What language do they speak in Brazil?
Brazil is the largest country in South America and outreaches all of its neighbouring countries by far in terms of territory and population.
South America is famous for the conquistadors, steak and the Spanish language. This is all thanks to the history the Spanish explorers left behind when they arrived in the New World.
However, Brazil has a very different history. The Portuguese explored this territory, bringing with them their own culture, cuisine and of course language.
Brazil before the Portuguese
Brazil is a vast territory. Originally it was inhabited by indigenous tribes. Parts of the Amazon rainforest are still inhabited by these tribes today.
Of course, the indigenous population of Brazil didn’t speak Portuguese. They spoke their own indigenous language. Languages like Tucano and Mawé make up some of the many hundreds of indigenous languages that still live on today in Brazil.
However, the number of speakers is small in number. Only around 40,000 people in Brazil actually speak an indigenous language. With 207 million people living in Brazil, it’s safe to say the main language is definitely Portuguese.
If you’re learning Portuguese, you’ll be happy to know you can use it in Brazil! But this does come with a warning: the Portuguese spoken in Brazil is quite different to that spoken in Portugal.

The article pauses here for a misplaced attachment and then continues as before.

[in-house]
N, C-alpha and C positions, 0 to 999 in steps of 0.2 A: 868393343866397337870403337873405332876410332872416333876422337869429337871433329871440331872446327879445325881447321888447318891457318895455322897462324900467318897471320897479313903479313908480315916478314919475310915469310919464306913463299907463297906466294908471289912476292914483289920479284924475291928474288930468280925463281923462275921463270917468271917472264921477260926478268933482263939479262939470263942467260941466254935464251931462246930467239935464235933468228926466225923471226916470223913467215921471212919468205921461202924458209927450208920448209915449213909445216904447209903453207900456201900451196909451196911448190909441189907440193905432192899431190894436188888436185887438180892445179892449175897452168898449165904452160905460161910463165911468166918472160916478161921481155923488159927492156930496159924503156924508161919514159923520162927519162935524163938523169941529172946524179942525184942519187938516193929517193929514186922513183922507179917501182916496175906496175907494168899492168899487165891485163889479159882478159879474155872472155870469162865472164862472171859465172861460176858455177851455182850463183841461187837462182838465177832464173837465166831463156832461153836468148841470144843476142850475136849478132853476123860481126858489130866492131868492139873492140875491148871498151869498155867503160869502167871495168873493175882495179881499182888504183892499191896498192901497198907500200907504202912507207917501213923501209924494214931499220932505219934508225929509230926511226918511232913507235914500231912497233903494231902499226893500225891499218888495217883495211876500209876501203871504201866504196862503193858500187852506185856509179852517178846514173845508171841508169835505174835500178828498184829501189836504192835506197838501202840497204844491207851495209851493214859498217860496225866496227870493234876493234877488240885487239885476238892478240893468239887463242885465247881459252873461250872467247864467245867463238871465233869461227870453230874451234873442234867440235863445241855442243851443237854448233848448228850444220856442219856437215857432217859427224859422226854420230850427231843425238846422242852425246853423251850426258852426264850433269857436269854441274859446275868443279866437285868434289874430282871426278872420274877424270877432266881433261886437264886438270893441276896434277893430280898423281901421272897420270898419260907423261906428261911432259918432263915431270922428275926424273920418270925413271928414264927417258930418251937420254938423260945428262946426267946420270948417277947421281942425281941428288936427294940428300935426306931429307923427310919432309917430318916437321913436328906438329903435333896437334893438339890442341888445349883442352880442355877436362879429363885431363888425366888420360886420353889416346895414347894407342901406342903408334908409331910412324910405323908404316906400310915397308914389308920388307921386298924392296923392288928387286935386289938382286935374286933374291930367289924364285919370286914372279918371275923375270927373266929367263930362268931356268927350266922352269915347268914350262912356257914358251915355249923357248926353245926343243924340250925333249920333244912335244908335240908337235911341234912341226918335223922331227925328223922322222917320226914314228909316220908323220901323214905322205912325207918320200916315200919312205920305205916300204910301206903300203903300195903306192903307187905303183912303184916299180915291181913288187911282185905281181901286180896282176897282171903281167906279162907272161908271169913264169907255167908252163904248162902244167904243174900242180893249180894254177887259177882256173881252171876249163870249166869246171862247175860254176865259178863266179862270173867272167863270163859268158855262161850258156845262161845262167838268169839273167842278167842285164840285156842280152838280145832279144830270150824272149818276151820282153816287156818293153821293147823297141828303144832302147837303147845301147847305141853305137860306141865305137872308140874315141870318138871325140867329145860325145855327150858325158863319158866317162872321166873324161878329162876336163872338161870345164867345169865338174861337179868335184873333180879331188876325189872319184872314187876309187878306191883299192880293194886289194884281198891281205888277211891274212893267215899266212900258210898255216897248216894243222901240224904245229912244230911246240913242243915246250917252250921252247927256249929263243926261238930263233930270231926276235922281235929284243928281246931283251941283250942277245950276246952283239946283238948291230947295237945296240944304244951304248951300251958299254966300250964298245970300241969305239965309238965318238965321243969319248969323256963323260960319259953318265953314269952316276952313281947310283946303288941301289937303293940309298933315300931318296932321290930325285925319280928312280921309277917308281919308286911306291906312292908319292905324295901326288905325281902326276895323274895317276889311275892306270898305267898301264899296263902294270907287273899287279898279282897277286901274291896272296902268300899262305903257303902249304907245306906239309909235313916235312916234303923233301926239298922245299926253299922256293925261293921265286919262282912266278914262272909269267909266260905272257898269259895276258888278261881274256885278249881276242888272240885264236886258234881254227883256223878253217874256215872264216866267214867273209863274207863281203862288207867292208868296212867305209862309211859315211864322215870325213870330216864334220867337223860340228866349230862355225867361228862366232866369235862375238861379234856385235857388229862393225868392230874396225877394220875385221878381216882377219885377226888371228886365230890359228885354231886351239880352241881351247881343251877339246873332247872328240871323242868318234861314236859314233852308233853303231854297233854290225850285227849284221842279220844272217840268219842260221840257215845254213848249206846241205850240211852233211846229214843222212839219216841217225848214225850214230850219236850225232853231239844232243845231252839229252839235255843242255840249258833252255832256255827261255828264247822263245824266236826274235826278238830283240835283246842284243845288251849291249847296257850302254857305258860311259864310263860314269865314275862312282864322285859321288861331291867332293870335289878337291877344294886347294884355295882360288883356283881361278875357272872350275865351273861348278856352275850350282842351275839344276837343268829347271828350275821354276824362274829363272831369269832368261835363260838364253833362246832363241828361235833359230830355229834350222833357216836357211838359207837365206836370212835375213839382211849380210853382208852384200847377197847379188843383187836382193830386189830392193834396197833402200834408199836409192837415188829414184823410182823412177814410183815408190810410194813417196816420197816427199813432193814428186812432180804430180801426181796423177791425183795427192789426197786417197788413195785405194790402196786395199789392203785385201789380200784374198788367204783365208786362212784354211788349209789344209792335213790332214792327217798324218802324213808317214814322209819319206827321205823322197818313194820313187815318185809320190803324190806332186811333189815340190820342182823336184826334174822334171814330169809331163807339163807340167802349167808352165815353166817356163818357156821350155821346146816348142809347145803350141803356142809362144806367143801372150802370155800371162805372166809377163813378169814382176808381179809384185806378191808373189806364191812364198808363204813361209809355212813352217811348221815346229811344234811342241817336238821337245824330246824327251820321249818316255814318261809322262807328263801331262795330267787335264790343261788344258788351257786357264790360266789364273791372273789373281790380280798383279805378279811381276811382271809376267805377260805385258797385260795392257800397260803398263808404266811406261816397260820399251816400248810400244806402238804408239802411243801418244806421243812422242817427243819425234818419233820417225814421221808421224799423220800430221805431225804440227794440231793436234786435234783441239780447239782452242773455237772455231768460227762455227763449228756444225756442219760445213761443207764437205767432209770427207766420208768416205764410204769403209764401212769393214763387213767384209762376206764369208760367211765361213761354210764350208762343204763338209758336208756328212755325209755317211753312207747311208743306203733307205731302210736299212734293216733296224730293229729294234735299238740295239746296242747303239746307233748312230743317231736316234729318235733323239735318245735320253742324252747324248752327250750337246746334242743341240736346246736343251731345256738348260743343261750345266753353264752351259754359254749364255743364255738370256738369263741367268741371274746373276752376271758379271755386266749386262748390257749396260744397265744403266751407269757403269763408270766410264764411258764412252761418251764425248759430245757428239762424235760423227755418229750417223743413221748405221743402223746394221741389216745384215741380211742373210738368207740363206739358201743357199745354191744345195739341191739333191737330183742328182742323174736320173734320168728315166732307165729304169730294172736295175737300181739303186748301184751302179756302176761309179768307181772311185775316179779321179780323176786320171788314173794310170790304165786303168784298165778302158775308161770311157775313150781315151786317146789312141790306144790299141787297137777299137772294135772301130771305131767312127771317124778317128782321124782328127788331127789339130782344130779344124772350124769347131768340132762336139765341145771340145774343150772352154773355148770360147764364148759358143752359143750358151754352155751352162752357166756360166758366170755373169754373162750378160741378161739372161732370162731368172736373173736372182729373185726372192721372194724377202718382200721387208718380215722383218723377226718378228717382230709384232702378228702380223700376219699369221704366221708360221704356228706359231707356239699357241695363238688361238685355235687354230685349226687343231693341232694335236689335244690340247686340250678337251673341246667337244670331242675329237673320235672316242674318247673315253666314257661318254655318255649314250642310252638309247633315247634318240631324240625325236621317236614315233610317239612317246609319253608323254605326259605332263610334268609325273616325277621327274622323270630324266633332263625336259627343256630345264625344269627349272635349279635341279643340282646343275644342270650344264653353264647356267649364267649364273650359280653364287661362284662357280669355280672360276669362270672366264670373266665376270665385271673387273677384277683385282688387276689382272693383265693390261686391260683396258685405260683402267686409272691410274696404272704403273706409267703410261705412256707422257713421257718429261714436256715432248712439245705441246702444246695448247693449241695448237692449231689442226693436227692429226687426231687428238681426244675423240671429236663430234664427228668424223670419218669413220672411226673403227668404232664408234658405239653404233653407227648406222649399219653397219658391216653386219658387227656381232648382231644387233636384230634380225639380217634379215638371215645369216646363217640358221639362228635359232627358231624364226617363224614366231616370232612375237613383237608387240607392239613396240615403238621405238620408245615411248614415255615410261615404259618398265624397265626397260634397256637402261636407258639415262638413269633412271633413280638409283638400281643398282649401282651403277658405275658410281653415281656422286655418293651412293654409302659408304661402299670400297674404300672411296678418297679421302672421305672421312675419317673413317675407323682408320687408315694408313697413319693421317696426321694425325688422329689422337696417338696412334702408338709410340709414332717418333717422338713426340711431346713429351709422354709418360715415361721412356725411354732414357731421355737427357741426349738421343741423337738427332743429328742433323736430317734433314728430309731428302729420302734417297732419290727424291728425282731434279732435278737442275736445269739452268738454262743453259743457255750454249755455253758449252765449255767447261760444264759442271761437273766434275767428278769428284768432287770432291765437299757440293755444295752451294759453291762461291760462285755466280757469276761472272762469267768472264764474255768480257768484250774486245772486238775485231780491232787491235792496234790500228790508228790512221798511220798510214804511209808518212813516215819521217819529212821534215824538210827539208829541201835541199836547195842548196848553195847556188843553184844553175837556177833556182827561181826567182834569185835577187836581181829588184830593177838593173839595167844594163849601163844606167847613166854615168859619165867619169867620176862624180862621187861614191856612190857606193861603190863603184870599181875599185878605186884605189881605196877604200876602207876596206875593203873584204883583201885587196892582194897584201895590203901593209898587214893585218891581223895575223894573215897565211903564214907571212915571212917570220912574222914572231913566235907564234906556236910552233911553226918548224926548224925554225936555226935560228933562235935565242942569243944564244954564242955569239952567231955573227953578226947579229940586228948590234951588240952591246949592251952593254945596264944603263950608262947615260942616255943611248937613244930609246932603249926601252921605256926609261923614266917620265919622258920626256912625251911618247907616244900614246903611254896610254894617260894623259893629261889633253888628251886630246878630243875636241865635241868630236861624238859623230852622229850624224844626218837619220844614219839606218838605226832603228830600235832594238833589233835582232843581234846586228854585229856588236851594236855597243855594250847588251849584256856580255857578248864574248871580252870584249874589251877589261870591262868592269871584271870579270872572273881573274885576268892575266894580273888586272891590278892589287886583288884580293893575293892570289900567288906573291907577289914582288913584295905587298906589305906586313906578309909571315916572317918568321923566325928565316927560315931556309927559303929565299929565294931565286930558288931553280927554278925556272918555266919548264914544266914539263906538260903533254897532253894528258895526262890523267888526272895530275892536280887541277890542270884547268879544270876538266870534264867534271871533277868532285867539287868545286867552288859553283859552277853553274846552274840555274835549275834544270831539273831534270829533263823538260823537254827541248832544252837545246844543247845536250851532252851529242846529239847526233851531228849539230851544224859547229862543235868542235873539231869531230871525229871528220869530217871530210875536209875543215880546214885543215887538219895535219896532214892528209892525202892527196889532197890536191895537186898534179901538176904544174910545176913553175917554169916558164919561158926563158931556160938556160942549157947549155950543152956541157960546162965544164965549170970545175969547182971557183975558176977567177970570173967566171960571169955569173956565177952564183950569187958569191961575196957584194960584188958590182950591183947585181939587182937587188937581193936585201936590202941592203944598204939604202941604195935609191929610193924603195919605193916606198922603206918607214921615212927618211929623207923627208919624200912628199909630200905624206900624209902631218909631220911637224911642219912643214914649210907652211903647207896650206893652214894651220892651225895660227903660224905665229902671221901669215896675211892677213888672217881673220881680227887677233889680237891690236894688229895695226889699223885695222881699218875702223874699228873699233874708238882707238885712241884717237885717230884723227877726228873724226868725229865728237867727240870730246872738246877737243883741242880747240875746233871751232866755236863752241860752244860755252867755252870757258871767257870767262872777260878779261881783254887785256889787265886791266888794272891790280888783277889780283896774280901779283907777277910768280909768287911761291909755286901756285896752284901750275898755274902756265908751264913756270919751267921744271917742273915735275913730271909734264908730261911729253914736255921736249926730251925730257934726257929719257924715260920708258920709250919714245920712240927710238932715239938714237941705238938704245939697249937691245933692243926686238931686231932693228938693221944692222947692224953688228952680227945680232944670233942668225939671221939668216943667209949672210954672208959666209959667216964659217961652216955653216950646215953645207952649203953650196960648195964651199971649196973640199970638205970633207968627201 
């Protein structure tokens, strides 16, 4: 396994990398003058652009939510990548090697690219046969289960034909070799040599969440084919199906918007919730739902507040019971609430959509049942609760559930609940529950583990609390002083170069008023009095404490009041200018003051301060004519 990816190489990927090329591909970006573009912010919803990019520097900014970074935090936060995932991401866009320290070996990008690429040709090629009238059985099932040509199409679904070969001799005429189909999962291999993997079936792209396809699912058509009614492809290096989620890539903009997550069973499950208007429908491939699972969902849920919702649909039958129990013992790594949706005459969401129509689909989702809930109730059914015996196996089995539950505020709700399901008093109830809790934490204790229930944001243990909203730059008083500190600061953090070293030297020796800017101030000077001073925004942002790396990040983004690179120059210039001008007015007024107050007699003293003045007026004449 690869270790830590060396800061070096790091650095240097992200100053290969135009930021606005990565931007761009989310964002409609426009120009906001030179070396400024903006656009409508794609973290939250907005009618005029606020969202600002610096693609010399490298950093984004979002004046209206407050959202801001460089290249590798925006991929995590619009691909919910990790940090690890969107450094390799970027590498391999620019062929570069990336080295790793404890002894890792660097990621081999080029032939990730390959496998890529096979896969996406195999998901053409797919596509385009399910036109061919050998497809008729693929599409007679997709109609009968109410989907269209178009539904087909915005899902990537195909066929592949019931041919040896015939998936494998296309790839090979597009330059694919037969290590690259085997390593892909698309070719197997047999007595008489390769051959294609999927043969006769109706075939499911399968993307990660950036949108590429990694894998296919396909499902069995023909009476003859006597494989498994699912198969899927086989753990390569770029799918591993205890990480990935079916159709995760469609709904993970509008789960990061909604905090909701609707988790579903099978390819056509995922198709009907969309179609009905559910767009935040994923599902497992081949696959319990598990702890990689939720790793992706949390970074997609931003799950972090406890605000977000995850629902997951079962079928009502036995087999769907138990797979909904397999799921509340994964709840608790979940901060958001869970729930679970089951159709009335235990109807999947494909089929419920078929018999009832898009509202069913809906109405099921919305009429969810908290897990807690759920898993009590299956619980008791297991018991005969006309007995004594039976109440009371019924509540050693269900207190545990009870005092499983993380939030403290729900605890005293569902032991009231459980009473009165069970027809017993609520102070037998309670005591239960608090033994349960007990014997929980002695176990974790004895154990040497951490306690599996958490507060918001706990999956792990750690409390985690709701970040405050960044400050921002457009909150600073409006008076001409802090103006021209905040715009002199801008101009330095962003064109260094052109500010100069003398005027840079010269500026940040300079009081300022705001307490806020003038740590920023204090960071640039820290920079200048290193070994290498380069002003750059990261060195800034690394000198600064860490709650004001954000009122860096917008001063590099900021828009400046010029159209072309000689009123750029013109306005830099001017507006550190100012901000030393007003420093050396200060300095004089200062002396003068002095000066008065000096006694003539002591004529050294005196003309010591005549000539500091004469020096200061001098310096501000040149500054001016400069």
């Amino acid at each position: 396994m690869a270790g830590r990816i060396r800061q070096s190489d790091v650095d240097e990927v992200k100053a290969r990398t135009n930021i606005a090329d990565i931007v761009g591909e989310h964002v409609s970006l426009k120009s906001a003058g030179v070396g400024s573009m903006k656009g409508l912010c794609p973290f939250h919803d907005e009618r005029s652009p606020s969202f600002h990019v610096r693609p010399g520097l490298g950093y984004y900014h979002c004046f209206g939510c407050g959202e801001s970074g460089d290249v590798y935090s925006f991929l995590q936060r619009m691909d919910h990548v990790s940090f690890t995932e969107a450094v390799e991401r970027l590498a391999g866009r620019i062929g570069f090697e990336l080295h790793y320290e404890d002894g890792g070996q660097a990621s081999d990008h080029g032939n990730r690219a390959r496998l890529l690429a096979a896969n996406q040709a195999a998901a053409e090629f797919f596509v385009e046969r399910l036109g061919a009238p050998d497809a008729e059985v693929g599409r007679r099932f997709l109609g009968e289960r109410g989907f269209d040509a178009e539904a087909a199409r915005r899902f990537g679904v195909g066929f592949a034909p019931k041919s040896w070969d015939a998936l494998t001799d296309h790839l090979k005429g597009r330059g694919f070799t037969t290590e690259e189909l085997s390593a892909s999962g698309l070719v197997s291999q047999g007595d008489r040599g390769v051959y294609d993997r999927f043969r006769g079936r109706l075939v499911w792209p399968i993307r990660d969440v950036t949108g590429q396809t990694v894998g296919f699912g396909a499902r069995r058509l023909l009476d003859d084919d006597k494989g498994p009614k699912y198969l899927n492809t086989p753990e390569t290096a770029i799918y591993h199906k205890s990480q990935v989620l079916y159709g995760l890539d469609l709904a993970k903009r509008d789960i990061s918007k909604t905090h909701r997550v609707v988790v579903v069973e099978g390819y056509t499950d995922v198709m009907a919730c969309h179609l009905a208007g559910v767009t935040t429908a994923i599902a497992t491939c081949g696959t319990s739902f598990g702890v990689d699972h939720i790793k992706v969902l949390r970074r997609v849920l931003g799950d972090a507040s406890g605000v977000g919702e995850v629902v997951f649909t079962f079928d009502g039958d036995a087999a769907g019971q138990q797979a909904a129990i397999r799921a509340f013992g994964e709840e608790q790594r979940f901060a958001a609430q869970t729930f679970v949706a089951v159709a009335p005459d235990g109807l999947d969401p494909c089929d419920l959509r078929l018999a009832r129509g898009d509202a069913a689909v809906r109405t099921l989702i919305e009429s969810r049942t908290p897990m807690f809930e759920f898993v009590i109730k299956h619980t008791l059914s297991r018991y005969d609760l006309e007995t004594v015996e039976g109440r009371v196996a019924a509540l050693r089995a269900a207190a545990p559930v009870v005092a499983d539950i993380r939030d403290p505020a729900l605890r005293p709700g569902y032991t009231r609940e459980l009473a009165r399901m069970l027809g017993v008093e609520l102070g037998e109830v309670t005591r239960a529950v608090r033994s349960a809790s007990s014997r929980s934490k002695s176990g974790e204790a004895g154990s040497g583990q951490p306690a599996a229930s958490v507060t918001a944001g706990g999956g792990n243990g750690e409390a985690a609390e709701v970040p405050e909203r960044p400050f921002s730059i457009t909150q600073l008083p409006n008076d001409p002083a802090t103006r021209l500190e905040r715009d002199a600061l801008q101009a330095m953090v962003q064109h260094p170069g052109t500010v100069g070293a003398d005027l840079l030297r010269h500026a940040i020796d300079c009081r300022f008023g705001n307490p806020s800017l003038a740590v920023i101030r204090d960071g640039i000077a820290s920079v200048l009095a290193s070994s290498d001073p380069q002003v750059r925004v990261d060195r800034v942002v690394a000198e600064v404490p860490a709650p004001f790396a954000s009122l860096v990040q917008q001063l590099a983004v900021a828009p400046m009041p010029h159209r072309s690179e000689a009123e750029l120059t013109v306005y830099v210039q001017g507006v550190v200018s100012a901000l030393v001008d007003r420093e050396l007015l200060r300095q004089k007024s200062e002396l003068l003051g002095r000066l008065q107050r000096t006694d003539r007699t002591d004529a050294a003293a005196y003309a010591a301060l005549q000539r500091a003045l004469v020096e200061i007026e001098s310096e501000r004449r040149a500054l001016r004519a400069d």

The main difference is the pronunciation and accent. Brazilians tend to speak with a more open mouth, often enunciating sounds clearly from the front of the mouth. Portuguese speakers from Portugal speak with their mouths more closed and have a lot more deep sounds.
A good example is the word for Portuguese, which is ‘português’, and it’s pronounced as it’s written in Brazil but in Portugal that final S comes out more like a /sh/ sound or the S in the English word ‘pleasure’.
If you’d like to hear more examples of the differences in pronunciation between these two varieties, check out this video.
Another key difference is the word for ‘you’. In Portugal, they use the word ‘tu’ but in Brazil they use the word ‘você’. Você exists in Portugal but it’s a very formal way of speaking to someone. But in Brazil it’s just the normal way to say.
Of course, there’s also many differences in vocabulary, but we would need an entire new blog to list all of them, but here are 3 to give you an idea:
- Your identity card in Brazil is called your cédula de identidade but in Portugal it’s called your bilhete de identidade
- The bathroom in Brazil is the banheiro but in Portugal it’s the sala de banhos
- And a truck in Brazil is a caminhão but in Portugal it’s a camião
What about Spanish?
With so many Spanish speaking countries surrounding Brazil, it will come as no surprise that many Brazilians learn Spanish at school. Travelling to other nearby Spanish countries for holidays and on business, many Brazilians speak Spanish to a high level.
And of course English is widely taught thanks to the close economic ties with the USA and the popularity of certain TV shows in Brazil.
So if you speak either Spanish or English but not Portuguese, you’ll probably get by in Brazil.
That said, learning a little Portuguese before visiting wouldn’t hurt. So why not give learning (Brazilian) Portuguese a go today?
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A polyglot and international traveller. Anthony speaks 6 languages and loves sharing his passion of language learning through his writing.
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